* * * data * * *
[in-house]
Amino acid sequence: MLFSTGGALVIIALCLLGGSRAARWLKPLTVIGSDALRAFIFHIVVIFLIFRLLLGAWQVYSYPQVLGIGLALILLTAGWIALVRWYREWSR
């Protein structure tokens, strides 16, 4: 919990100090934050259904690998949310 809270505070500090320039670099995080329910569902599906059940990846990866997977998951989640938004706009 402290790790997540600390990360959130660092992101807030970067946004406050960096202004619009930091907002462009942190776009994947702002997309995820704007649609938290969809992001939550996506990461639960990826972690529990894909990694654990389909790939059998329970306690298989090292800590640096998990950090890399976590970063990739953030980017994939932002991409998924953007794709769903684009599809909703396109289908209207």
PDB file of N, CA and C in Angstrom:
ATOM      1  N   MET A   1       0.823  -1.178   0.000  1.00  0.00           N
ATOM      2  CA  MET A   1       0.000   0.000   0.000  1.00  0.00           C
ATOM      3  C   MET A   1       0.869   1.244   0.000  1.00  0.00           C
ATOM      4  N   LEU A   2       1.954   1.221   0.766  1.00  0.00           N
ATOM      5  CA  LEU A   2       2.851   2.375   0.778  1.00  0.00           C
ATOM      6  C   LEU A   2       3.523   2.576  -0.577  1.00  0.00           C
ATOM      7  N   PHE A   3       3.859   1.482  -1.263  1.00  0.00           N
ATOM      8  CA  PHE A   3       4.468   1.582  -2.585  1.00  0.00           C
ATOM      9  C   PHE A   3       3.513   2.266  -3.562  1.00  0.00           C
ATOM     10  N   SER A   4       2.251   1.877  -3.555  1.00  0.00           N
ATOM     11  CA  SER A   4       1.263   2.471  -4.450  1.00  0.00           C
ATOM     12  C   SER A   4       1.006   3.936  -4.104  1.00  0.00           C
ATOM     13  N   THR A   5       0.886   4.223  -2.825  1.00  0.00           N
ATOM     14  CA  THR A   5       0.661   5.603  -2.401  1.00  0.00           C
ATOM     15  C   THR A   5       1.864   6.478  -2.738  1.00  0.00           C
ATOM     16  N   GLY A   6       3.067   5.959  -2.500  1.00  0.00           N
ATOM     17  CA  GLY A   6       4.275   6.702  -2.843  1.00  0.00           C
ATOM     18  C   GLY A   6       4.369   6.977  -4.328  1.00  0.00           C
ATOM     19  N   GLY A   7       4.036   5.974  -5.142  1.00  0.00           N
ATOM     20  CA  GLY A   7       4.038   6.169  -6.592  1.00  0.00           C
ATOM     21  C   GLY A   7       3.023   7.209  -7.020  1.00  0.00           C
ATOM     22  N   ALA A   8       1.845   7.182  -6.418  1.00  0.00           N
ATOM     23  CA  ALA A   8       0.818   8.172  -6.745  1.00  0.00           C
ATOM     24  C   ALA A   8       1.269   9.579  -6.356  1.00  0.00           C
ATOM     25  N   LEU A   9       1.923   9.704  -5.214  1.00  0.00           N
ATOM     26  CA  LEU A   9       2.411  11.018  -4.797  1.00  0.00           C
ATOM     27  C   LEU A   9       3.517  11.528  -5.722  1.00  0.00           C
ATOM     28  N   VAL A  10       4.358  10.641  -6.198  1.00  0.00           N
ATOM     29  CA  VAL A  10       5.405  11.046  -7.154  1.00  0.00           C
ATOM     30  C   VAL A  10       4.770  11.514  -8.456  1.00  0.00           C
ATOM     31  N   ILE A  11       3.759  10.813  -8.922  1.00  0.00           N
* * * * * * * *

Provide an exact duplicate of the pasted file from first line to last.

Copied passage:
[in-house]
Amino acid sequence: MLFSTGGALVIIALCLLGGSRAARWLKPLTVIGSDALRAFIFHIVVIFLIFRLLLGAWQVYSYPQVLGIGLALILLTAGWIALVRWYREWSR
């Protein structure tokens, strides 16, 4: 919990100090934050259904690998949310 809270505070500090320039670099995080329910569902599906059940990846990866997977998951989640938004706009 402290790790997540600390990360959130660092992101807030970067946004406050960096202004619009930091907002462009942190776009994947702002997309995820704007649609938290969809992001939550996506990461639960990826972690529990894909990694654990389909790939059998329970306690298989090292800590640096998990950090890399976590970063990739953030980017994939932002991409998924953007794709769903684009599809909703396109289908209207």
PDB file of N, CA and C in Angstrom:
ATOM      1  N   MET A   1       0.823  -1.178   0.000  1.00  0.00           N
ATOM      2  CA  MET A   1       0.000   0.000   0.000  1.00  0.00           C
ATOM      3  C   MET A   1       0.869   1.244   0.000  1.00  0.00           C
ATOM      4  N   LEU A   2       1.954   1.221   0.766  1.00  0.00           N
ATOM      5  CA  LEU A   2       2.851   2.375   0.778  1.00  0.00           C
ATOM      6  C   LEU A   2       3.523   2.576  -0.577  1.00  0.00           C
ATOM      7  N   PHE A   3       3.859   1.482  -1.263  1.00  0.00           N
ATOM      8  CA  PHE A   3       4.468   1.582  -2.585  1.00  0.00           C
ATOM      9  C   PHE A   3       3.513   2.266  -3.562  1.00  0.00           C
ATOM     10  N   SER A   4       2.251   1.877  -3.555  1.00  0.00           N
ATOM     11  CA  SER A   4       1.263   2.471  -4.450  1.00  0.00           C
ATOM     12  C   SER A   4       1.006   3.936  -4.104  1.00  0.00           C
ATOM     13  N   THR A   5       0.886   4.223  -2.825  1.00  0.00           N
ATOM     14  CA  THR A   5       0.661   5.603  -2.401  1.00  0.00           C
ATOM     15  C   THR A   5       1.864   6.478  -2.738  1.00  0.00           C
ATOM     16  N   GLY A   6       3.067   5.959  -2.500  1.00  0.00           N
ATOM     17  CA  GLY A   6       4.275   6.702  -2.843  1.00  0.00           C
ATOM     18  C   GLY A   6       4.369   6.977  -4.328  1.00  0.00           C
ATOM     19  N   GLY A   7       4.036   5.974  -5.142  1.00  0.00           N
ATOM     20  CA  GLY A   7       4.038   6.169  -6.592  1.00  0.00           C
ATOM     21  C   GLY A   7       3.023   7.209  -7.020  1.00  0.00           C
ATOM     22  N   ALA A   8       1.845   7.182  -6.418  1.00  0.00           N
ATOM     23  CA  ALA A   8       0.818   8.172  -6.745  1.00  0.00           C
ATOM     24  C   ALA A   8       1.269   9.579  -6.356  1.00  0.00           C
ATOM     25  N   LEU A   9       1.923   9.704  -5.214  1.00  0.00           N
ATOM     26  CA  LEU A   9       2.411  11.018  -4.797  1.00  0.00           C
ATOM     27  C   LEU A   9       3.517  11.528  -5.722  1.00  0.00           C
ATOM     28  N   VAL A  10       4.358  10.641  -6.198  1.00  0.00           N
ATOM     29  CA  VAL A  10       5.405  11.046  -7.154  1.00  0.00           C
ATOM     30  C   VAL A  10       4.770  11.514  -8.456  1.00  0.00           C
ATOM     31  N   ILE A  11       3.759  10.813  -8.922  1.00  0.00           N